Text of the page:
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Freak Out factor ... how serious is the house safety assessment?

Many of my adoptive families worry about how to prepare for a safety check of their home. Here are some FAQs and my responses. Feel free to comment with additional questions and I will happily respond to them!

(1) How clean does my house need to be? Will it reflect poorly on us if the house is dusty, toys are on the floor or the floors need to be mopped?

(A) I will never do a “white glove” inspection. Your home does not need to be in perfect condition when I visit. In fact, I would prefer to see you and your family in your normal everyday habitat. Please don’t stay up until 4 am cleaning the night before my visit! In my opinion, homes are meant to be lived in and played in. I do not expect perfection. If I am concerned that the lack of cleanliness of a home poses a threat to the health or well-being of children, I will address those concerns with you and we will work together to find solutions to improve that aspect of your home life.

(2) Do I need to have all of my child proofing equipment installed before you come?

(A) If you are waiting to be matched with a child and you do not have children in your home yet, you do not have to have child proofing equipment installed before my visit. My recommendation would be that the child proofing equipment be installed prior to your child becoming mobile or prior to finalization of your adoption, whichever comes first. General child proofing measures include:

  • outlet covers

  • child safety locks or zip ties on low cabinets and drawers that are used to store cleaning supplies, medications and dangerous utensils

  • baby gate to block access to stairs

(3) What is the state regulation regarding guns and ammunition?

(A) Guns must be stored in a locked safe or other container, away from the access of children. Ammunition must be stored in a separate locked container. I will ask you to show me where you store your guns and ammo during the home visit.

(4) I have a dog, do I need to put the dog outside or in a cage during the home visit?

(A) Please feel free to handle your dog the way you do anytime that you have company. I actually love dogs and I don’t mind if they want to visit me for a while. In fact, I like to see how your dog interacts with the family. But I also want to respect your normal routines. If your dog is used to being outside or in a crate when visitors are in the home, you are welcome to have them engage in their normal routine.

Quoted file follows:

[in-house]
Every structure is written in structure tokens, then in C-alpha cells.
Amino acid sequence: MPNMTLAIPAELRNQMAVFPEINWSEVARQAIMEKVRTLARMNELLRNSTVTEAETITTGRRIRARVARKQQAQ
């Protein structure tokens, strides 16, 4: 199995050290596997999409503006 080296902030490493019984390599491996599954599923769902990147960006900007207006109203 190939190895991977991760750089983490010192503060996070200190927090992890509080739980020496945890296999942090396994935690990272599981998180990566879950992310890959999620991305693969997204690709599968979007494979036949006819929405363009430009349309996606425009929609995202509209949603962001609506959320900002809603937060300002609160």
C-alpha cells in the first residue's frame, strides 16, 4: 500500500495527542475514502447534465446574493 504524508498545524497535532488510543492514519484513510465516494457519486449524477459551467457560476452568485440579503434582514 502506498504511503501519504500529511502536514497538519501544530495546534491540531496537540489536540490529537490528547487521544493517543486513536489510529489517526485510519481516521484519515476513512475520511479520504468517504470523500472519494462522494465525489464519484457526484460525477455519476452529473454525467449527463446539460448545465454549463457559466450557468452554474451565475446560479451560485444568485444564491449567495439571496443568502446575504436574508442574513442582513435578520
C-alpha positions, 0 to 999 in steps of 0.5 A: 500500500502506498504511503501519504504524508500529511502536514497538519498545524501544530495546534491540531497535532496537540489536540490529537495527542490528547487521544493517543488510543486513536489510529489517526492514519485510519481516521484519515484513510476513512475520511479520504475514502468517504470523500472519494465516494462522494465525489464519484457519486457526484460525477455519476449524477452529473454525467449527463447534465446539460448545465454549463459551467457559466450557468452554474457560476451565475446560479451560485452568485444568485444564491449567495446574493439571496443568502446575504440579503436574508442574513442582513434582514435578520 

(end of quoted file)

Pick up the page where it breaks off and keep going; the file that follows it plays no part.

(5) Is it true that we need to have a fire extinguisher in the home?

(A) During the home visit, I will make sure your home is prepared for fire safety. You will need to have a fire extinguisher in the kitchen and smoke detectors installed near all bedrooms. Please make sure that your smoke detectors are in working order prior to my visit.

(6) What is the rule about protecting children from open bodies of water?

(A) If you have young children or are in the process of adopting young children, pools and ponds must have restricted access by a fence that can not be opened by a child. Hot tubs also must either have a locking feature or have restricted access by a fence that can not be opened by a child. In addition, I suggest that families with small children consider installing a device in doorways that “chirps” to notify the family when an exterior door has been opened and/or a sliding lock at the top of exterior doors that will restrict a child’s access to the outdoors without adult supervision. If you have questions about your specific scenario, we can discuss options during your home visit.

(A) The home safety assessment is a tool used to ensure that a child will be safe and secure in your home. If there are criteria that are unmet during your home visit, we will discuss ways to amend those areas of concern. Once the necessary changes have been made to ensure safety, I will return to your home to complete the safety assessment. I hope that my adoptive families will view the home safety assessment as a collaborative process where we work together to create a safe environment for your child to live and grow.

If you have any questions about the house safety assessment or any other aspect of the home study, please feel free to contact me via phone or email and we will discuss your concerns!

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